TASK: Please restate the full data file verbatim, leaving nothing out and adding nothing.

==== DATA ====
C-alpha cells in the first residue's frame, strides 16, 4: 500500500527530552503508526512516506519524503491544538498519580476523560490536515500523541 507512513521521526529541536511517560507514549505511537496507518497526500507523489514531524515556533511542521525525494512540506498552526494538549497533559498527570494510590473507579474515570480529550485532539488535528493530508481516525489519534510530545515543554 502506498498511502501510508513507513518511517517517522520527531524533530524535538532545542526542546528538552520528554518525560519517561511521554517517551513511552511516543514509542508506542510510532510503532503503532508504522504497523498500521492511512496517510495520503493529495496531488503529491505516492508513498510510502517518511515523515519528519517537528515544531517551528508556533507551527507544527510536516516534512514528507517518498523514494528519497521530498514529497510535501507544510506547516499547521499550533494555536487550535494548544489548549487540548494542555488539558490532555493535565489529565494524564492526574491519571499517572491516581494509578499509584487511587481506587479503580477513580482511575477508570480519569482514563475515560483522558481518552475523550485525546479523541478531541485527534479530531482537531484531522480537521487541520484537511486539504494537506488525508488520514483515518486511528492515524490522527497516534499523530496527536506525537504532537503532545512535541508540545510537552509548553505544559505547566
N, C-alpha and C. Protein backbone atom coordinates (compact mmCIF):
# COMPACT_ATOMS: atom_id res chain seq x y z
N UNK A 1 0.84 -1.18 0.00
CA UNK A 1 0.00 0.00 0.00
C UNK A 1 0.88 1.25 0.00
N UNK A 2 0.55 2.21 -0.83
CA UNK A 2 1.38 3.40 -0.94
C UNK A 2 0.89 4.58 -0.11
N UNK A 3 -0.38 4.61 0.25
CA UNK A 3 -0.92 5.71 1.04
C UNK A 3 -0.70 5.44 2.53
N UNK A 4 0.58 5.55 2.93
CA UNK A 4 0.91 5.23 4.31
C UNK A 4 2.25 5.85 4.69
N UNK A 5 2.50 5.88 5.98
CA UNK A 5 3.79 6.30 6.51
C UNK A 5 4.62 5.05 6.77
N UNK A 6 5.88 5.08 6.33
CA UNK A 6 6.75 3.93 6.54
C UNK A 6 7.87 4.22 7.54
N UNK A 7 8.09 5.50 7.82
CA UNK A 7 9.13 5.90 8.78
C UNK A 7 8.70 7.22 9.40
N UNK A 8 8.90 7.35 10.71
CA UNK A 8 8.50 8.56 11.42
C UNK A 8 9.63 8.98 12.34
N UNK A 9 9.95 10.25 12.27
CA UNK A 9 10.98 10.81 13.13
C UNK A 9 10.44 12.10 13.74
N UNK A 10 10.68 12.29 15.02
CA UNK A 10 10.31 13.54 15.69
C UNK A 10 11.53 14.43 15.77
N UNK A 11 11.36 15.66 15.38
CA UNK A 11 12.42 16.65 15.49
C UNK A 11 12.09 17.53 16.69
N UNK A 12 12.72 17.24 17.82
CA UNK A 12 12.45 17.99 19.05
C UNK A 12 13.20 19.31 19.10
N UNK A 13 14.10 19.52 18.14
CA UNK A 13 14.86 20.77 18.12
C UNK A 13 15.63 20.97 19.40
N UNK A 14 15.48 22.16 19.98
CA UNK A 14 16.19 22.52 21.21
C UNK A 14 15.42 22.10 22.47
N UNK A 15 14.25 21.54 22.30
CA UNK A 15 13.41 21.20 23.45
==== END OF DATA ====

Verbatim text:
C-alpha cells in the first residue's frame, strides 16, 4: 500500500527530552503508526512516506519524503491544538498519580476523560490536515500523541 507512513521521526529541536511517560507514549505511537496507518497526500507523489514531524515556533511542521525525494512540506498552526494538549497533559498527570494510590473507579474515570480529550485532539488535528493530508481516525489519534510530545515543554 502506498498511502501510508513507513518511517517517522520527531524533530524535538532545542526542546528538552520528554518525560519517561511521554517517551513511552511516543514509542508506542510510532510503532503503532508504522504497523498500521492511512496517510495520503493529495496531488503529491505516492508513498510510502517518511515523515519528519517537528515544531517551528508556533507551527507544527510536516516534512514528507517518498523514494528519497521530498514529497510535501507544510506547516499547521499550533494555536487550535494548544489548549487540548494542555488539558490532555493535565489529565494524564492526574491519571499517572491516581494509578499509584487511587481506587479503580477513580482511575477508570480519569482514563475515560483522558481518552475523550485525546479523541478531541485527534479530531482537531484531522480537521487541520484537511486539504494537506488525508488520514483515518486511528492515524490522527497516534499523530496527536506525537504532537503532545512535541508540545510537552509548553505544559505547566
N, C-alpha and C. Protein backbone atom coordinates (compact mmCIF):
# COMPACT_ATOMS: atom_id res chain seq x y z
N UNK A 1 0.84 -1.18 0.00
CA UNK A 1 0.00 0.00 0.00
C UNK A 1 0.88 1.25 0.00
N UNK A 2 0.55 2.21 -0.83
CA UNK A 2 1.38 3.40 -0.94
C UNK A 2 0.89 4.58 -0.11
N UNK A 3 -0.38 4.61 0.25
CA UNK A 3 -0.92 5.71 1.04
C UNK A 3 -0.70 5.44 2.53
N UNK A 4 0.58 5.55 2.93
CA UNK A 4 0.91 5.23 4.31
C UNK A 4 2.25 5.85 4.69
N UNK A 5 2.50 5.88 5.98
CA UNK A 5 3.79 6.30 6.51
C UNK A 5 4.62 5.05 6.77
N UNK A 6 5.88 5.08 6.33
CA UNK A 6 6.75 3.93 6.54
C UNK A 6 7.87 4.22 7.54
N UNK A 7 8.09 5.50 7.82
CA UNK A 7 9.13 5.90 8.78
C UNK A 7 8.70 7.22 9.40
N UNK A 8 8.90 7.35 10.71
CA UNK A 8 8.50 8.56 11.42
C UNK A 8 9.63 8.98 12.34
N UNK A 9 9.95 10.25 12.27
CA UNK A 9 10.98 10.81 13.13
C UNK A 9 10.44 12.10 13.74
N UNK A 10 10.68 12.29 15.02
CA UNK A 10 10.31 13.54 15.69
C UNK A 10 11.53 14.43 15.77
N UNK A 11 11.36 15.66 15.38
CA UNK A 11 12.42 16.65 15.49
C UNK A 11 12.09 17.53 16.69
N UNK A 12 12.72 17.24 17.82
CA UNK A 12 12.45 17.99 19.05
C UNK A 12 13.20 19.31 19.10
N UNK A 13 14.10 19.52 18.14
CA UNK A 13 14.86 20.77 18.12
C UNK A 13 15.63 20.97 19.40
N UNK A 14 15.48 22.16 19.98
CA UNK A 14 16.19 22.52 21.21
C UNK A 14 15.42 22.10 22.47
N UNK A 15 14.25 21.54 22.30
CA UNK A 15 13.41 21.20 23.45